Teatro Massimo, the temple of Opera and the soul of Palermo

Read the incredible story of the biggest Opera theatre in Italy.

There is a place, a real treasure in the heart of the city, which by itself could tell the soul of Palermo.
Teatro Massimo is a temple of opera, an engineering masterpiece and an architectural gymnasium, but It also preserves a series of stories, anecdotes and tales. 

The project started when a mayor decided to launch a competition of ideas.
These were the golden years of the rise of the Florio family and the dynasties of Italian-British entrepreneurs who brought the Belle Époque to this area of Sicily, giving the city the nickname of “Palermo Felicissima” (which means super happy).

And it was in this atmosphere of grandeur that architect Giovan Battista Filippo Basile, in 1864, presented a design that scattered all others both in form (a wooden scale model) and in substance, given that in each of the four sections It is still possible today to appreciate details of astonishing precision.

But it took 9 years to get the work started in 1875, and other 22 years to listen to the first touch of the baton with the notes of Verdi's Falstaff which on May 16th, 1897 accompanied the official opening of the largest opera house in Italy (third in Europe for architectural magnitude after the Opéra National in Paris and the Vienna State Opera) with over 7,730 square meters of columns and capitals in neoclassical-eclectic style to protect a system of boxes and balconies and a ceiling that alone represents an engineering work capable of cooling like the most modern air conditioning systems.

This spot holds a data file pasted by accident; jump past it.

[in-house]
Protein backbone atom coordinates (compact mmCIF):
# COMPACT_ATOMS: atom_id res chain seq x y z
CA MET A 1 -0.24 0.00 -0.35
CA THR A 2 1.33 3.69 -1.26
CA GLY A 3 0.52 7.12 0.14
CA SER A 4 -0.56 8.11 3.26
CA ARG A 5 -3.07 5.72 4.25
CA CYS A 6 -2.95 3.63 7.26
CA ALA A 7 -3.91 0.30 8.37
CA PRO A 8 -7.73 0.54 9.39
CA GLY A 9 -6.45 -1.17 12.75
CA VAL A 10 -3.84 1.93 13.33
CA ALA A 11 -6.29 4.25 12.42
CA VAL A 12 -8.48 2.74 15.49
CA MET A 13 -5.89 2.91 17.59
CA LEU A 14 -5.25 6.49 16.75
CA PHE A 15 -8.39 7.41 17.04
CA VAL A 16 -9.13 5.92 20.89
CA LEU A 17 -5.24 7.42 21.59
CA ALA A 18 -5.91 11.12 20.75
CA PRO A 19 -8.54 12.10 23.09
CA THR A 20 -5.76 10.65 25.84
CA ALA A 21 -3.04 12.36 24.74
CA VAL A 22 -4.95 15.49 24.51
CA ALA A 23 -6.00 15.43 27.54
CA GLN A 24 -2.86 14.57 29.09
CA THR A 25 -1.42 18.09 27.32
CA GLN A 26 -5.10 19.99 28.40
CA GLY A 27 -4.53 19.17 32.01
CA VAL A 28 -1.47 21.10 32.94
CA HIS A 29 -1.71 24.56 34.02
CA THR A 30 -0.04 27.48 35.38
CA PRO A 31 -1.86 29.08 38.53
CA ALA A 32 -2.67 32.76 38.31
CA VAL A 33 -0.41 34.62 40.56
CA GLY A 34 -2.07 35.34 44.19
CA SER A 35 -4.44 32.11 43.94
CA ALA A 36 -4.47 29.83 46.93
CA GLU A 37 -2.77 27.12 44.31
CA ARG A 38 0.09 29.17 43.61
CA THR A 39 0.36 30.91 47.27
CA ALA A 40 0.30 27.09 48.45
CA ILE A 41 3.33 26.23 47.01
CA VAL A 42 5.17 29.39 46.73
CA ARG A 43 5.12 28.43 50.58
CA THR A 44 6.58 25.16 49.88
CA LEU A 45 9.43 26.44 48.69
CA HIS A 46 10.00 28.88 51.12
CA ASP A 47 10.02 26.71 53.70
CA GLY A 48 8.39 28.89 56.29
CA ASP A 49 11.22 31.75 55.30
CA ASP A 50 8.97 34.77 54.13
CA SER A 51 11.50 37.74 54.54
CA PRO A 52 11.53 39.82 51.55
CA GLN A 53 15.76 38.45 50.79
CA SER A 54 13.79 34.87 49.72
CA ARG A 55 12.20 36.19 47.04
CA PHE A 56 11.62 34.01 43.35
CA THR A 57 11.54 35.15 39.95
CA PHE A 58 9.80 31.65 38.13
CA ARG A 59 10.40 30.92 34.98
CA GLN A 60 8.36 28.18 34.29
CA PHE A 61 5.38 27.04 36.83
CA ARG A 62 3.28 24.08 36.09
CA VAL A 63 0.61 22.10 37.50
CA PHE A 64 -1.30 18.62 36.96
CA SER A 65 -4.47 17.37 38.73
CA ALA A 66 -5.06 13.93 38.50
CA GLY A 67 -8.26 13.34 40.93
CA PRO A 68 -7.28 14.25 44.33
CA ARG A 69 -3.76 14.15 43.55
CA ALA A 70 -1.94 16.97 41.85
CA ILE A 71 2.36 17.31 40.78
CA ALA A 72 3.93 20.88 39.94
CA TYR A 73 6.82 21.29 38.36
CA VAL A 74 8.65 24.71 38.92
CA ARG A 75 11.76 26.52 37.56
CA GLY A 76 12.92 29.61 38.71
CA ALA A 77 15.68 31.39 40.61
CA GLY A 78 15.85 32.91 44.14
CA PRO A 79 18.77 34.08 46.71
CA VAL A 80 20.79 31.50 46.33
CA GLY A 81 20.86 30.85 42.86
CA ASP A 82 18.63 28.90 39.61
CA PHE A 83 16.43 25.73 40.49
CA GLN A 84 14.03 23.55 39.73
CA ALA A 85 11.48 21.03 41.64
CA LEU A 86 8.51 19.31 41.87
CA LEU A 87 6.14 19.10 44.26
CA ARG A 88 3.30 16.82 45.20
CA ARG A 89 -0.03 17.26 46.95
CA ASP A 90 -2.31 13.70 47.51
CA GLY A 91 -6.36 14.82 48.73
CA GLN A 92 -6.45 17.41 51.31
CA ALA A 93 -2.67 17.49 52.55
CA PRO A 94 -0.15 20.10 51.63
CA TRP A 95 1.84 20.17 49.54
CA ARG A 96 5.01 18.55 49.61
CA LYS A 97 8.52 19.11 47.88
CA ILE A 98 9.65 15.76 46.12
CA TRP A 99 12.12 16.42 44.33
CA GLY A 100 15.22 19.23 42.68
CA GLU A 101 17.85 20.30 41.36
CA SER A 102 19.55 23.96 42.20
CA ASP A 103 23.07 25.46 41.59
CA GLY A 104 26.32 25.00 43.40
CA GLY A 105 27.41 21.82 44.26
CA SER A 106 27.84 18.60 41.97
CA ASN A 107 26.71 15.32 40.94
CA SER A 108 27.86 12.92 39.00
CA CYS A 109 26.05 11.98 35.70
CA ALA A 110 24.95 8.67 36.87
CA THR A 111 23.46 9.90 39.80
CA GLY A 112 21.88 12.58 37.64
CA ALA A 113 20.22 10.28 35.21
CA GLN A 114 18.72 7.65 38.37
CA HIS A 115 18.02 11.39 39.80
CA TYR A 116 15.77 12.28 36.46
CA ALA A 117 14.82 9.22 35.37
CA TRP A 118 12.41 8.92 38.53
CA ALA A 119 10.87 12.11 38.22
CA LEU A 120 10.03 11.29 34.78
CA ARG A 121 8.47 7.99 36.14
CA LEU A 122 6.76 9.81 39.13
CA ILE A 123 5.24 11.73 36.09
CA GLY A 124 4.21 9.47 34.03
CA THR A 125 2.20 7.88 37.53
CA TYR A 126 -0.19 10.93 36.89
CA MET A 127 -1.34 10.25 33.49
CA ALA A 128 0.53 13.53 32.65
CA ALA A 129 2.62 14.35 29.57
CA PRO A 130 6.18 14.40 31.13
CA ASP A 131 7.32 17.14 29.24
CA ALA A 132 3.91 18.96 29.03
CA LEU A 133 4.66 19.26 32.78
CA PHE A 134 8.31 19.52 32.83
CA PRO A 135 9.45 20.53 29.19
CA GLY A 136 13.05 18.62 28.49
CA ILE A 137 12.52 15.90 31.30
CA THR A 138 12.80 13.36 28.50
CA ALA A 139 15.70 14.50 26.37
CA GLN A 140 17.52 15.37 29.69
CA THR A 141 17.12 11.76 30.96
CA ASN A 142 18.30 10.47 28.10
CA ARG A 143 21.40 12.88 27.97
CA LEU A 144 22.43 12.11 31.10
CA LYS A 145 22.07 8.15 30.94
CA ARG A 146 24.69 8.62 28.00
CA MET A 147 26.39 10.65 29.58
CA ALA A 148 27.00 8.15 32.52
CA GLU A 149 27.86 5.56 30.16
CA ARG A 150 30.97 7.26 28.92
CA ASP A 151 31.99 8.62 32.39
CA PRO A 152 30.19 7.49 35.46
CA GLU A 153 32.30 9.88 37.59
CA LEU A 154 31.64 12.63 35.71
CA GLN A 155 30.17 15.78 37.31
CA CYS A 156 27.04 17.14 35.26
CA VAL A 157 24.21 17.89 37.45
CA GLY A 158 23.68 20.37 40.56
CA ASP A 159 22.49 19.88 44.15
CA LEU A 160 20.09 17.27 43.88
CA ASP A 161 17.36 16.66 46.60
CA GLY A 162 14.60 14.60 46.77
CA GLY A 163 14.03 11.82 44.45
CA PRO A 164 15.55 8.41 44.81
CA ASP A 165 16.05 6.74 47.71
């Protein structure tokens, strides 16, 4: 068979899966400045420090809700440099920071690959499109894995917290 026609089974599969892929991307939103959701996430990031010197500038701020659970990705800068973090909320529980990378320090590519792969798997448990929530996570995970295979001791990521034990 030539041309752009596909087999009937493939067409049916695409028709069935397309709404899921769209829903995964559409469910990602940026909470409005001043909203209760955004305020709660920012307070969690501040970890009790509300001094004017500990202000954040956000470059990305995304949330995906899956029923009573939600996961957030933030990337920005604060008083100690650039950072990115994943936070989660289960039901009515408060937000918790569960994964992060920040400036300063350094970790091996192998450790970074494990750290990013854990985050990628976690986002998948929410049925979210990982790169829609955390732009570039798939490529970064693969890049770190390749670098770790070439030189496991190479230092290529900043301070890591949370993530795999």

Palermo, however, paid a very high price - and not only in money - to greet his most representative work.

Three districts were literally razed to the ground together with two important monuments:  the church of the Stigmata and the monastery of San Giuliano, from which a legend has it that a nun materialized and still today would have the responsibility of sticks, slips and more generally of all the nefarious events that have characterized the history of the theatre.
In 1974 what was supposed to be a short restoration, brought the closure of the theatre up to 1997.
Twenty-three long years of silence only briefly interrupted in 1990, when the theatre became the set for some shots of the film "The Godfather - Part III" by Francis Ford Coppola, with Andy García, Sofia Coppola and Al Pacino in the role of the godfather, Michael Corleone, who goes to Palermo to attend his son's debut in Pietro Mascagni's Cavalleria Rusticana.

The appointments

Today the Teatro Massimo has a full program of events, which in summer doubles up, involving the Verdura theatre as a location.

For opera or ballet lovers, there are many appointments on the calendar, as well as concerts and events open to a younger audience or with less classical tastes.

But for those who simply want to discover a piece of history in which one of the most beautiful and dramatic pages of Palermo is written, we also recommend a simple visit, including the stage and the roof. Or, if you want to delight yourself with a taste of the Belle Époque, at certain times of the year it is also possible to organize a visit with dinner or an aperitif in the royal box, also attending rehearsals or an exclusive event.

A way to relive the glories of an era in which Palermo was truly happy.


More Inspiration

Privacy Policy